Government workers have taken to the streets in Madison, Wis., to battle a series of reforms proposed by Gov. Scott Walker that include allowing workers to opt out of paying dues to unions. Everywhere that this "opt out" idea has been proposed, unions have battled it vigorously because the money they collect from dues is at the heart of their power.
Unions use that money not only to run their daily operations but to wage political campaigns in state capitals and city halls. Indeed, public-sector unions especially have become the nation's most aggressive advocates for higher taxes and spending. They sponsor tax-raising ballot initiatives and pay for advertising and lobbying campaigns to pressure politicians into voting for them. And they mount multimillion dollar campaigns to defeat efforts by governors and taxpayer groups to roll back taxes.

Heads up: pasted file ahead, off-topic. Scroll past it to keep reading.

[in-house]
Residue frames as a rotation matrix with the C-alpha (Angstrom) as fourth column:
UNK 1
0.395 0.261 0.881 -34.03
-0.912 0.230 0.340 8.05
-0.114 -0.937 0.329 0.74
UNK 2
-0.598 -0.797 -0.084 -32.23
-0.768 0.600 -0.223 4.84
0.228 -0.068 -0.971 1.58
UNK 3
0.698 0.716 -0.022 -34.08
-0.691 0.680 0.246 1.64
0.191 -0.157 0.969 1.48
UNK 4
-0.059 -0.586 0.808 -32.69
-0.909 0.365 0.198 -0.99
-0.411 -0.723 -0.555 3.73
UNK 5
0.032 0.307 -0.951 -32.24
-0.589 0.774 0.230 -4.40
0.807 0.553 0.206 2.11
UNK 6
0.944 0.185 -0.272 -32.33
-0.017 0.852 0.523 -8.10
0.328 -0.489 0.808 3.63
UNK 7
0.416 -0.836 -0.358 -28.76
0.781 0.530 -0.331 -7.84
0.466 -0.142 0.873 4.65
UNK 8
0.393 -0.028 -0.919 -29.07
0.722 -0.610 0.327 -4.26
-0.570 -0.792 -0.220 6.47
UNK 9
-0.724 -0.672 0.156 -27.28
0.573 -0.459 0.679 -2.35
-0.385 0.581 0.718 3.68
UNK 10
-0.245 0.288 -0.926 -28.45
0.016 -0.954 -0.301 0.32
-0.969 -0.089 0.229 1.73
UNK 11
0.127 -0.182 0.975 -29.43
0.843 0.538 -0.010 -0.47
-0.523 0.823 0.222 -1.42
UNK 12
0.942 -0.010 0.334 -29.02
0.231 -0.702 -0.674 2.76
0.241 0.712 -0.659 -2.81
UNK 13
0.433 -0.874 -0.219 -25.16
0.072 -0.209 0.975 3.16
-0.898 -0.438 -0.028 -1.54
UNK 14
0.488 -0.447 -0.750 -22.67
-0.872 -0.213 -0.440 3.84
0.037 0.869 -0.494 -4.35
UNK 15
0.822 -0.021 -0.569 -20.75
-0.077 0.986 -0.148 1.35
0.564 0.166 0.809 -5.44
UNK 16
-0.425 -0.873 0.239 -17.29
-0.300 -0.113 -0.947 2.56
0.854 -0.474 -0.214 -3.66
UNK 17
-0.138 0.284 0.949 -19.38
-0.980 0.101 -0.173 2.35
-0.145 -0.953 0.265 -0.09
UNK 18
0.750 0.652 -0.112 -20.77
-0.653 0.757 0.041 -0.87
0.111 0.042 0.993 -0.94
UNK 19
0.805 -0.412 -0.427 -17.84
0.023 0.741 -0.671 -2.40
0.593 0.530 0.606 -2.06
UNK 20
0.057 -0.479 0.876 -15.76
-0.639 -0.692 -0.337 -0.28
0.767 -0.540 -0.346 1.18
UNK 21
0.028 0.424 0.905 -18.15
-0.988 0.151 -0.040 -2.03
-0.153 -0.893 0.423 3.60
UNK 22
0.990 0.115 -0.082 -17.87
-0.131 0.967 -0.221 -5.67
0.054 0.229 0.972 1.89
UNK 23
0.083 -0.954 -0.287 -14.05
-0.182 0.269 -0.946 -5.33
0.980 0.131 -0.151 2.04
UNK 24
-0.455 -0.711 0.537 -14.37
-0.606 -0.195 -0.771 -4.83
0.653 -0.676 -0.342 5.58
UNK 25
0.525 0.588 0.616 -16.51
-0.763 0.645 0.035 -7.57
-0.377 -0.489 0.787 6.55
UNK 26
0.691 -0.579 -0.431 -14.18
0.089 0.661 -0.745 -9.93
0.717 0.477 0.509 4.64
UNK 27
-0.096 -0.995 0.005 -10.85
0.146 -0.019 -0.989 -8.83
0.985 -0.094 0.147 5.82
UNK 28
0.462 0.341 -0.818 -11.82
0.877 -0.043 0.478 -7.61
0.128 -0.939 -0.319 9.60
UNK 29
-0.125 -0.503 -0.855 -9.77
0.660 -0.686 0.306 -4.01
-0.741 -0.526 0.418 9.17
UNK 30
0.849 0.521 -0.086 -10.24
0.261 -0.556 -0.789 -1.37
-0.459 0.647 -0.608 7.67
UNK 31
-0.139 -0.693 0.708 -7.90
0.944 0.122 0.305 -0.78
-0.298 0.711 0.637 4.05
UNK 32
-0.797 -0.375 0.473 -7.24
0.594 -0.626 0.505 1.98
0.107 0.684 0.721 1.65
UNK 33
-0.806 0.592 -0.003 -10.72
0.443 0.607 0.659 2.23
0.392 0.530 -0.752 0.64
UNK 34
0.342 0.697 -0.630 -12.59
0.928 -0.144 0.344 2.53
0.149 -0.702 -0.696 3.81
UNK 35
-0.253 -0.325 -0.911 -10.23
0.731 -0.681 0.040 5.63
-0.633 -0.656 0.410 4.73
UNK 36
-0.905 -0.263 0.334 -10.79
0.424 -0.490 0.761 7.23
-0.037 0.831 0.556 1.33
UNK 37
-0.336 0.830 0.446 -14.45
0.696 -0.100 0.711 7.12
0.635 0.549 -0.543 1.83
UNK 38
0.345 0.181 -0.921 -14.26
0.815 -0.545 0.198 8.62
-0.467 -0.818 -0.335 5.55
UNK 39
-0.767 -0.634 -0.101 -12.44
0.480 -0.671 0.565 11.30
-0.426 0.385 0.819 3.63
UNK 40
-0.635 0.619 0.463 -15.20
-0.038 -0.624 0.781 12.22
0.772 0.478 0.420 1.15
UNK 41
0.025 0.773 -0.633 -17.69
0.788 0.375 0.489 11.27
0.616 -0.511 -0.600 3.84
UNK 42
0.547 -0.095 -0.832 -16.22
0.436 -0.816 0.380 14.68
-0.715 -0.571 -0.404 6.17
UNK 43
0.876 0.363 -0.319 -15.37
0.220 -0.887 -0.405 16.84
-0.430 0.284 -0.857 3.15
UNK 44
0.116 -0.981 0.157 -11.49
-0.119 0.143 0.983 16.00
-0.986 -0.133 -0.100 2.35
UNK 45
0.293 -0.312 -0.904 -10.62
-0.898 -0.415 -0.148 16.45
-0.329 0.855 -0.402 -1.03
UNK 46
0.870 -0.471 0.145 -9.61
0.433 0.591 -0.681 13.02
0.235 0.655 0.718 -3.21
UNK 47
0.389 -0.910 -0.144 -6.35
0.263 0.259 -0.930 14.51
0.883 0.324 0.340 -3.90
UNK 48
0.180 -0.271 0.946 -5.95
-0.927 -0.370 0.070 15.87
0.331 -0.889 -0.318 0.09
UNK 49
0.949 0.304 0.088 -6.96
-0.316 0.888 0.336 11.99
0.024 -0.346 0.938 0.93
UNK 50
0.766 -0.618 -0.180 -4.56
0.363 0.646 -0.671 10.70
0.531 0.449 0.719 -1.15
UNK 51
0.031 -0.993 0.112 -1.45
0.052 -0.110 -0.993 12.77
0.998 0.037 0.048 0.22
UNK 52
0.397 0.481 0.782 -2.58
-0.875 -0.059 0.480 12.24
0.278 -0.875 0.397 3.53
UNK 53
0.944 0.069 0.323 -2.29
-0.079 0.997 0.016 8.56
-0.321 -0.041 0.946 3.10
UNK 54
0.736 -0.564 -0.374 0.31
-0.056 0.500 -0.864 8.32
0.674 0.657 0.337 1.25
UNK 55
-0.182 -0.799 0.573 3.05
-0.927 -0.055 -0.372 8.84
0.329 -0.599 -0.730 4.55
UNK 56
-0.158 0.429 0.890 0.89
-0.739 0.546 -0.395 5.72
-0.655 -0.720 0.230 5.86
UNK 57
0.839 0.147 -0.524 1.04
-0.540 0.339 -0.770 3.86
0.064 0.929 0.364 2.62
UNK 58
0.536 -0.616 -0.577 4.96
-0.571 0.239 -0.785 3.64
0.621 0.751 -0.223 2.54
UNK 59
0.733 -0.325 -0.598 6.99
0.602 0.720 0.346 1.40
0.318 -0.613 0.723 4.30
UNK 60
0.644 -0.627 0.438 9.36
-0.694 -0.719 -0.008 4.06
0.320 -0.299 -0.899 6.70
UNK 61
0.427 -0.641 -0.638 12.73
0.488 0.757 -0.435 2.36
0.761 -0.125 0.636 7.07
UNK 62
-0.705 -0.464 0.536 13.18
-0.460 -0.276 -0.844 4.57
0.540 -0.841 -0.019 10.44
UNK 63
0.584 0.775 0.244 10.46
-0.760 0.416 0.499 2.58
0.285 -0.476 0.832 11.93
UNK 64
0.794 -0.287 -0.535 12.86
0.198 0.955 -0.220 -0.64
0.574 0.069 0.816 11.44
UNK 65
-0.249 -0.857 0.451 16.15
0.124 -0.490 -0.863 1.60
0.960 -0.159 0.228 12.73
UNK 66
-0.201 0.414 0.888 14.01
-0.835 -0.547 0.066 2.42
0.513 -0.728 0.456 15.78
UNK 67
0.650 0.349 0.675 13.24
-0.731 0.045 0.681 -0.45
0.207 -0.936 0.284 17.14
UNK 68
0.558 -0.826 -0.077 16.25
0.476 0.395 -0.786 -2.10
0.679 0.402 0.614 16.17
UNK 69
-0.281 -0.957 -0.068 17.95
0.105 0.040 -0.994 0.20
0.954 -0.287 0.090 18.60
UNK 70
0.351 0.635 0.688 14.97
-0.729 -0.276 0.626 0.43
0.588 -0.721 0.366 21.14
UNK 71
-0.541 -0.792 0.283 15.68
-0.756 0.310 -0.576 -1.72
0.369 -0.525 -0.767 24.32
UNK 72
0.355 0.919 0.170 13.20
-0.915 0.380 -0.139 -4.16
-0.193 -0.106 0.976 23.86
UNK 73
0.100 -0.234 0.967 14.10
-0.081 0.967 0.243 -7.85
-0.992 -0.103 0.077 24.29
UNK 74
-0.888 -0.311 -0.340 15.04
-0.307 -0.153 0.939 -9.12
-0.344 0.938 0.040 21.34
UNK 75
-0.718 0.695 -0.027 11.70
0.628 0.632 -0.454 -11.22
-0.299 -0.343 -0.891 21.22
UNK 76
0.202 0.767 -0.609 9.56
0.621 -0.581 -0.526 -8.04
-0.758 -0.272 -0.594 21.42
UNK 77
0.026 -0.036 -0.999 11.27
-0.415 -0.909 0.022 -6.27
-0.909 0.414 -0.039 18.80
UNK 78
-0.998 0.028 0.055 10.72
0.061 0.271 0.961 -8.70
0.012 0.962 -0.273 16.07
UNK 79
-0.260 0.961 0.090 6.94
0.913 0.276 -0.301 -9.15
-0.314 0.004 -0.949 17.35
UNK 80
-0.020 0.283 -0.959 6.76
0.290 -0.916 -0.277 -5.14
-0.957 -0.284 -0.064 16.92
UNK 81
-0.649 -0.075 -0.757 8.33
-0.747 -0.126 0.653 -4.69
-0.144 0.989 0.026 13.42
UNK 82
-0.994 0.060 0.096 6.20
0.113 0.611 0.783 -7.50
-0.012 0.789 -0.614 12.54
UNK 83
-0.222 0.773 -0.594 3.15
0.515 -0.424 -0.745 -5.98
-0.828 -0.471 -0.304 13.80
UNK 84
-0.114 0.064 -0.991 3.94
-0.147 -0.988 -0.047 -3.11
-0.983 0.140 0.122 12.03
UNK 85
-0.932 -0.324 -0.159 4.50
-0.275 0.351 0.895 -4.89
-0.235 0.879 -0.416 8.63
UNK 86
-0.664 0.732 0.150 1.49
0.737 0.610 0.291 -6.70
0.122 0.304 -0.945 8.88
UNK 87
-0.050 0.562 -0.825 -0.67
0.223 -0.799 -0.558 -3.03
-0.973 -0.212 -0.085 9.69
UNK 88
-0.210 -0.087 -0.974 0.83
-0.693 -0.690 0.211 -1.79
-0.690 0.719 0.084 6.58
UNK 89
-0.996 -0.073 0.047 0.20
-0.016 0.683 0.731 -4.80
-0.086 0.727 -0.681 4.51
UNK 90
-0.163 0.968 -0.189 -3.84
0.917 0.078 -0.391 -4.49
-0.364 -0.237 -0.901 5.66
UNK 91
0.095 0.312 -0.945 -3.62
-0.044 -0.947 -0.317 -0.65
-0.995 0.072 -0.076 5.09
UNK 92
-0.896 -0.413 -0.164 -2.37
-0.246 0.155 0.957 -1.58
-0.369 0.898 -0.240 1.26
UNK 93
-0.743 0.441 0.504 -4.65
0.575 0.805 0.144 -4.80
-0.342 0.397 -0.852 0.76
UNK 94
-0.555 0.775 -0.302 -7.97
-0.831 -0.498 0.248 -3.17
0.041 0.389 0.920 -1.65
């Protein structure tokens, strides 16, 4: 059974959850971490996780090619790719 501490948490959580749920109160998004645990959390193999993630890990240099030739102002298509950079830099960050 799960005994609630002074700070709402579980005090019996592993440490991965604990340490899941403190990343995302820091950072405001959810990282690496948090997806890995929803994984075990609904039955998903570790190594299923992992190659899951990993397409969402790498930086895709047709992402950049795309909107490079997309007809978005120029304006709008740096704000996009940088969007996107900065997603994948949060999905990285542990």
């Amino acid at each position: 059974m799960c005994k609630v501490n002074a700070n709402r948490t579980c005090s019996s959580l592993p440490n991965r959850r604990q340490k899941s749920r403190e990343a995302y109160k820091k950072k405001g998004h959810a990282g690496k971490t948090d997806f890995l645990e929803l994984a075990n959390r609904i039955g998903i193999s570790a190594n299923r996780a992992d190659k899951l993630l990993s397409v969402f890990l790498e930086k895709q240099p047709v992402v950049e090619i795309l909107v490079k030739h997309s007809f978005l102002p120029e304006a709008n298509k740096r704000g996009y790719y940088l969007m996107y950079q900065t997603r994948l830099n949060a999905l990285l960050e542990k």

Unlike businesses and industry groups that are also big [campaign] givers but tend to split their donations between the parties, some 95% of government workers' donations has gone to the Democratic Party, whose members are far more likely to favor raising taxes and boosting spending than are members of the Republican Party.